Planting the areas in and around ponds makes them look more natural and provides an essential component in a biological system. If you plan to keep fish in your pond, the right plants create shelter for breeding and safety. It also provides essential water oxygenation. Ponds also give the gardener an opportunity to grow beautiful and exotic-looking plants that could never survive in a traditional perennial border or garden plot.
Flowering Water Plants
Water flowers sparkle in the pond habitat, providing color and accents. Plant water lilies (Nymphaea) and lotus (Nelumbo) in still waters on the end opposite a waterfall or aerator in a fish pond. Waterlilies and lotus may be hardy or tender tropical plants that come in shades from purple and reds through pastel pinks and peach to yellow and white. Water hyacinth (Eichhornia crassipes major), white milkweed (Asclepias lanceolata), and American violet (Viola spp.) are just a few of the dozens of flowering plants that can be anchored in pots or soil on the bottom of backyard ponds. Their cultural needs vary; lotus need full sunlight and tropical water lilies tolerate shade, for example. Always purchase plants based on the mature size of trees and shadows of buildings adjoining your pond.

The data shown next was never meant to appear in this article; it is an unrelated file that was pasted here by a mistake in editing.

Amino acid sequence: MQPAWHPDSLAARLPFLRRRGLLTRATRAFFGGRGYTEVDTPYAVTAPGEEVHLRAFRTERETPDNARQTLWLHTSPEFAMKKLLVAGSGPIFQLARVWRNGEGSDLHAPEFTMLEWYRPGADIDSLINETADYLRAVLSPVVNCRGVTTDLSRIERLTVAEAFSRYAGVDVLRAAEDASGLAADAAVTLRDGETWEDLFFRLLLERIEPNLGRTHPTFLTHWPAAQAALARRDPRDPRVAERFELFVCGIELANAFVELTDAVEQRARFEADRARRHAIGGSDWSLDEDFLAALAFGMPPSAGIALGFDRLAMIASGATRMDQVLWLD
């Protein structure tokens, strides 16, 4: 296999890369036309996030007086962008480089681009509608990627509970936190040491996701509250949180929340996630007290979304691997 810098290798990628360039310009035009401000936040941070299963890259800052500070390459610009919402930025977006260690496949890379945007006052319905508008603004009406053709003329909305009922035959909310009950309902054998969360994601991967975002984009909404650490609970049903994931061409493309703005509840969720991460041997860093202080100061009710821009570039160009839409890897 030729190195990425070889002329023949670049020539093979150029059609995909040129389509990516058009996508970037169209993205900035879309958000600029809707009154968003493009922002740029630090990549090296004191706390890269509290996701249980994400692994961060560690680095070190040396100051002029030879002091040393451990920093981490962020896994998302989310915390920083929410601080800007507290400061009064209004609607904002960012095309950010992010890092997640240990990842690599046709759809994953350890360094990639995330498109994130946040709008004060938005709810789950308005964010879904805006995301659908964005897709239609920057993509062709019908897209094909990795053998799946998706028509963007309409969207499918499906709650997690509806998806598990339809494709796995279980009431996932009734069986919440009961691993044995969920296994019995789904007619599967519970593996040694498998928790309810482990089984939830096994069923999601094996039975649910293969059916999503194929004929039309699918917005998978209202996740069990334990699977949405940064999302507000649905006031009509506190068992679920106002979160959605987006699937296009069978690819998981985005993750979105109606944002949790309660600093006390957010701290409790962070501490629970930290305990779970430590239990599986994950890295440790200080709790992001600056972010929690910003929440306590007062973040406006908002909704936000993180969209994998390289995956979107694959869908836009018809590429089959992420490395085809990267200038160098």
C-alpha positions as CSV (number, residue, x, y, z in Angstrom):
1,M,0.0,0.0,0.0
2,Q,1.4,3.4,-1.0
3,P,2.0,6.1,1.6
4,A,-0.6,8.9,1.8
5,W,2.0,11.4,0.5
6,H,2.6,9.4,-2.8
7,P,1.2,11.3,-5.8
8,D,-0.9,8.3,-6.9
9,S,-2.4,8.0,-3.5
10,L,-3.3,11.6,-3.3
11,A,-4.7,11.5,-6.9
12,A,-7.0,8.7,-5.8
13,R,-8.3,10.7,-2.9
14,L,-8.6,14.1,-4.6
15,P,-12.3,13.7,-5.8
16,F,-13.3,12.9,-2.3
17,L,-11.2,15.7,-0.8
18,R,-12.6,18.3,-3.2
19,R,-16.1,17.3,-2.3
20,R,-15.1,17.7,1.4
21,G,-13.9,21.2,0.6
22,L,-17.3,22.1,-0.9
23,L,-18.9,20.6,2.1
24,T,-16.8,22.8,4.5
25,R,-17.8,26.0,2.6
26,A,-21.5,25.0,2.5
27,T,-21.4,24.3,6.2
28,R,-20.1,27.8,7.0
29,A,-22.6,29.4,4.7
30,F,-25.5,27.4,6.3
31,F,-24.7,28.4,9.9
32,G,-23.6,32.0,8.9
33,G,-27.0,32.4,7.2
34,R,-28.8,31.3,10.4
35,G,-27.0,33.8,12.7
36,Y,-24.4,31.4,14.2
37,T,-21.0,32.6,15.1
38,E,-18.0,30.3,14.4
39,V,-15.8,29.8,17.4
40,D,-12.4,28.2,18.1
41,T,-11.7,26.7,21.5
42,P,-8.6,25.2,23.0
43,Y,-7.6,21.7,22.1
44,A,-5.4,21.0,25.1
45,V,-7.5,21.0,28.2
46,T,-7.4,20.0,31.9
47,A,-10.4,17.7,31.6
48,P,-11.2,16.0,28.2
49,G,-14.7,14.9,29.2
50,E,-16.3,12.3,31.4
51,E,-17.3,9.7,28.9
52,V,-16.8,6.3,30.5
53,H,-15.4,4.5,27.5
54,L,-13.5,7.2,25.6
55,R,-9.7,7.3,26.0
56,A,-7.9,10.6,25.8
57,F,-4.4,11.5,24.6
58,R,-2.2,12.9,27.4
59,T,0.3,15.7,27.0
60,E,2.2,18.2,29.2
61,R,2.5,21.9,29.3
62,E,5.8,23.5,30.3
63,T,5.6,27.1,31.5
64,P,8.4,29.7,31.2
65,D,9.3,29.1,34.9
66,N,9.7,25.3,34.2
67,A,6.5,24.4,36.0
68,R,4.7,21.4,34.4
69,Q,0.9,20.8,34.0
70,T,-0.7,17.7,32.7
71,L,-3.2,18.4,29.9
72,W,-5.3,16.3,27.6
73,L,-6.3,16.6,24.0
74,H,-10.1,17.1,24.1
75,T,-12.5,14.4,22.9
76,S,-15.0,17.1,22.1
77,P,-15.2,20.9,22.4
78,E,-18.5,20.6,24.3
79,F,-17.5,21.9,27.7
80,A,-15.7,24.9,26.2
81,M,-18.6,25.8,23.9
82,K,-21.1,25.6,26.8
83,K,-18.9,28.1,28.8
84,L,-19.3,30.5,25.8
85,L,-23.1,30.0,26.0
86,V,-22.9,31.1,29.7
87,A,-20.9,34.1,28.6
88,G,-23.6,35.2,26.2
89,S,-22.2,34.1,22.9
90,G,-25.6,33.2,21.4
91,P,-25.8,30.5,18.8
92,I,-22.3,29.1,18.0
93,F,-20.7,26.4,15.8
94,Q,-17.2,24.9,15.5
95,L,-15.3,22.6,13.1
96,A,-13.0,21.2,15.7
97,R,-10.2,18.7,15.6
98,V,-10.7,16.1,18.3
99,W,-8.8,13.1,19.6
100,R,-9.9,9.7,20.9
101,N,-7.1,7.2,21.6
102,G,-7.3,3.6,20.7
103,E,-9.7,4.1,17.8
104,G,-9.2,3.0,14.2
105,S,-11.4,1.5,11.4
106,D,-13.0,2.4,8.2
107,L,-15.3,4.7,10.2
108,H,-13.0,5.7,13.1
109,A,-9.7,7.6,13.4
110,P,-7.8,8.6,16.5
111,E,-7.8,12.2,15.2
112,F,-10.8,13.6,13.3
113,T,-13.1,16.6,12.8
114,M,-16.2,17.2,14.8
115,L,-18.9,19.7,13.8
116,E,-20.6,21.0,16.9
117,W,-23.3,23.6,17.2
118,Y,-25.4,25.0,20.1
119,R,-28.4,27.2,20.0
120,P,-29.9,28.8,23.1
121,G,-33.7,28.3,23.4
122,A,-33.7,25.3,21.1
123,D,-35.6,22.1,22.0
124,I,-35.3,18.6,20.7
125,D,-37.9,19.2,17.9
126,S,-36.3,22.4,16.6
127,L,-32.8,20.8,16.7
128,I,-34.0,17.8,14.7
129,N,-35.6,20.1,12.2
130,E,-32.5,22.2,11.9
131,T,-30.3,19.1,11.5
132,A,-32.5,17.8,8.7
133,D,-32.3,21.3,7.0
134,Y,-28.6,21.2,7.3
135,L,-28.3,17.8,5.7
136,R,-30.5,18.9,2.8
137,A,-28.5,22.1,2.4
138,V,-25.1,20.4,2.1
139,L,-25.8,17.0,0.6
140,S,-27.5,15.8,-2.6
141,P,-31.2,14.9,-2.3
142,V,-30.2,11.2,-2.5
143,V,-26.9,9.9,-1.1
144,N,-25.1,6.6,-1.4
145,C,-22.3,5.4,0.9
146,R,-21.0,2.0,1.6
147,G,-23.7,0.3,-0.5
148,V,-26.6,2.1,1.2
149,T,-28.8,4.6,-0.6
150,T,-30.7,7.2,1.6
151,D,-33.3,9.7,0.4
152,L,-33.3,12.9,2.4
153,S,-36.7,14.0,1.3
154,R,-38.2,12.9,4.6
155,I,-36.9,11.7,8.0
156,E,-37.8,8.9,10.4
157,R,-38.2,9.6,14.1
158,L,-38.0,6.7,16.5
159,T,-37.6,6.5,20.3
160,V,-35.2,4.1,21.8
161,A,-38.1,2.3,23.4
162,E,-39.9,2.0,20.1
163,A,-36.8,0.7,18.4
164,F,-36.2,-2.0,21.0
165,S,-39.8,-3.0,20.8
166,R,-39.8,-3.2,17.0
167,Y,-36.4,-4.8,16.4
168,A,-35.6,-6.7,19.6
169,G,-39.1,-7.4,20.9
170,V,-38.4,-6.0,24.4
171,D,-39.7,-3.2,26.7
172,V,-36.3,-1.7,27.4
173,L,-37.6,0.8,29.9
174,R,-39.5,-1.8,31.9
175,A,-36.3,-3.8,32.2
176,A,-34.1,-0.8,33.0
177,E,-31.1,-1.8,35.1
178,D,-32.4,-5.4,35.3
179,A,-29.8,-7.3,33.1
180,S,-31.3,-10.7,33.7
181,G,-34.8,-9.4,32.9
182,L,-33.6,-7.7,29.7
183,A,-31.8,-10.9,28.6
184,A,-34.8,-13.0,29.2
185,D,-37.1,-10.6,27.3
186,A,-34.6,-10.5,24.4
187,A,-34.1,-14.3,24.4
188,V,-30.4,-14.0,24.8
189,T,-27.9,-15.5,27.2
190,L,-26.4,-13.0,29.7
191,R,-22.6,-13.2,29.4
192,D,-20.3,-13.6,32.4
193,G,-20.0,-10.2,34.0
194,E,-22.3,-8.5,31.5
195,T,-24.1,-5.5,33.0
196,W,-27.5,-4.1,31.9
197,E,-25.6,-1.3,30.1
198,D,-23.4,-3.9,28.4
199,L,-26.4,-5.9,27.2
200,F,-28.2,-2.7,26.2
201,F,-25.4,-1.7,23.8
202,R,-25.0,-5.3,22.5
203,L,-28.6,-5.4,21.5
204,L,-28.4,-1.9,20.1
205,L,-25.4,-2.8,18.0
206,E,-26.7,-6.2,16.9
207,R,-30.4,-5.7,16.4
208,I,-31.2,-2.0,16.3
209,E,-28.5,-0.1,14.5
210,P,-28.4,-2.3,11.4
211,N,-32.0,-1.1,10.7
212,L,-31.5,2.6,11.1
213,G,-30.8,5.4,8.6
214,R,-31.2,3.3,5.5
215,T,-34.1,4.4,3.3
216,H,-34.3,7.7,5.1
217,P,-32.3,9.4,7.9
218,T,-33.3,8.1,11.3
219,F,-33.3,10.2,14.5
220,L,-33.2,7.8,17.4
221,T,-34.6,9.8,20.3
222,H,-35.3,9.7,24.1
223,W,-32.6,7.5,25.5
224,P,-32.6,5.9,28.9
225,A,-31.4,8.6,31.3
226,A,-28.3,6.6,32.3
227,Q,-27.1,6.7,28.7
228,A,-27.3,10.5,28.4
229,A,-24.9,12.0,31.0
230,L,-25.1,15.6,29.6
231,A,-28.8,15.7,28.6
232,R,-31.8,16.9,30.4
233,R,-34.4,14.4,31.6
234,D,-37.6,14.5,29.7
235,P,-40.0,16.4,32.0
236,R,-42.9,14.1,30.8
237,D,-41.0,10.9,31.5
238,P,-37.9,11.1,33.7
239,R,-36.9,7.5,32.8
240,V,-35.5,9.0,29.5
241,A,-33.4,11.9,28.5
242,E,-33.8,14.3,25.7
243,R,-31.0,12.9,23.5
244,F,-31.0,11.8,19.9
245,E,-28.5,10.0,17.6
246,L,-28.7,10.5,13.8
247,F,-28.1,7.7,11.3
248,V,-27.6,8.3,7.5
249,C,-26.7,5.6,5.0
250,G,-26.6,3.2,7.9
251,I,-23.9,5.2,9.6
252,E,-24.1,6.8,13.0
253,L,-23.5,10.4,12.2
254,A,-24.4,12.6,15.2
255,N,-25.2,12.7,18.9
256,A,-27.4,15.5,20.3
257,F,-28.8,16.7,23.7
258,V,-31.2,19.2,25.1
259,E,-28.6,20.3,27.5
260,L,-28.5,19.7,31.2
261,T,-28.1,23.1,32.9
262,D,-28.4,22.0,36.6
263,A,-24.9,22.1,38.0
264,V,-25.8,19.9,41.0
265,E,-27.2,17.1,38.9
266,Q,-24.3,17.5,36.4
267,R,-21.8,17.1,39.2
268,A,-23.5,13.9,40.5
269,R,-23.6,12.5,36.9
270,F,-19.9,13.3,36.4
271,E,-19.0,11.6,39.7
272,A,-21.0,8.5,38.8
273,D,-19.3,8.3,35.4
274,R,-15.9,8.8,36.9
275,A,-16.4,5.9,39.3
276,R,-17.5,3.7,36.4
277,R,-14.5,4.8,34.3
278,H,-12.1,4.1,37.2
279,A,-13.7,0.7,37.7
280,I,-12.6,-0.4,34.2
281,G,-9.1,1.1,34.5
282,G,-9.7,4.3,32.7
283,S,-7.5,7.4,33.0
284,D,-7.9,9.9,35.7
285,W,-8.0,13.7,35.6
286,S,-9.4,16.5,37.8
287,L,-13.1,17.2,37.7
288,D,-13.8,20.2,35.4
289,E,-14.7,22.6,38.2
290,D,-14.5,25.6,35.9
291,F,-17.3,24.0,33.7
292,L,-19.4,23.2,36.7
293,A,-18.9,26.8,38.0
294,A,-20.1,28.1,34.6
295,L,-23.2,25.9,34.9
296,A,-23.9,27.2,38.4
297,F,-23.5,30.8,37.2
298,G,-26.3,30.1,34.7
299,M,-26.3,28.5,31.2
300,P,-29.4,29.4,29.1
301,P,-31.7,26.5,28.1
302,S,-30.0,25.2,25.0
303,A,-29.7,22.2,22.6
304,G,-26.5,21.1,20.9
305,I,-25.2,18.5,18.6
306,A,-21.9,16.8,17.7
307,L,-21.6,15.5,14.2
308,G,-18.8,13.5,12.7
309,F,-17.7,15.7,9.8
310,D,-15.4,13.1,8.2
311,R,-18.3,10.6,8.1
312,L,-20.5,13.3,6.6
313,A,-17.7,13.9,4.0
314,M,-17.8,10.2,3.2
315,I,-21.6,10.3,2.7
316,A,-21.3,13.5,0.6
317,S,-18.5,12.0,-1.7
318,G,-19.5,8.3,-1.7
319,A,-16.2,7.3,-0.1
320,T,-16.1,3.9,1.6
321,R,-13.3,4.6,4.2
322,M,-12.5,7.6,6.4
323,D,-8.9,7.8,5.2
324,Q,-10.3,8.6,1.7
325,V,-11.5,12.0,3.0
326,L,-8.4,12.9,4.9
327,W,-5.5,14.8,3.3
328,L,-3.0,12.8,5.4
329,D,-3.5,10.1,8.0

Flowering plants and foliage plants help consume the nitrates and carbon dioxide produced by fish and other aquatic life. They use these chemicals to produce new plant tissue and discard unneeded oxygen in a process called transpiration. Floating oxygenators like water lettuce (Pistia stratiodes) and water fern (Salvinia minima) provide shade that discourages algae formation as well as providing oxygen and shelter for aquatic life. Rooted foliage plants like arrowroot (Sagittaria latifolia), water celery (Oenanthe), hardy eel-grass (Vallisneria) in pots prefer still or slow-moving water. Duckweed (Lemna minor) is a fast-growing floating oxygenator that can become invasive unless you have fish---they think it makes great salad.
Lawn grass is hard to maintain on pond banks, so pond-keepers often limit its use on the margins around their water gardens. Marginal or stream-side plants tolerate wet soil well and often grow into the water's edge, joining water and shore. Grow native plants like cardinal flower (Lobelia cardinalis) and bog bean (Memyanthus trifoliate) in shallow water or along shorelines. Cattails (Typha), Japanese iris (I. kaempferi) and pickerel weed (Pontederia) are attractive, low-maintenance bank-dwellers. Low-growing, deep-rooted sedges and moisture-loving ornamental grasses to protect moist soil against erosion. Use tolerant perennials like thyme, daylilies, purple coneflower and other native plants to blend the pond's margins and the surrounding landscaping. Some plants can become invasive and choke out others; always check with your local university extension or natural resources agent before planting something that "spreads quickly". Purple loosestrife, for example, is a marginal plant that is so successful in overwhelming native vegetation that its use has been outlawed in many states.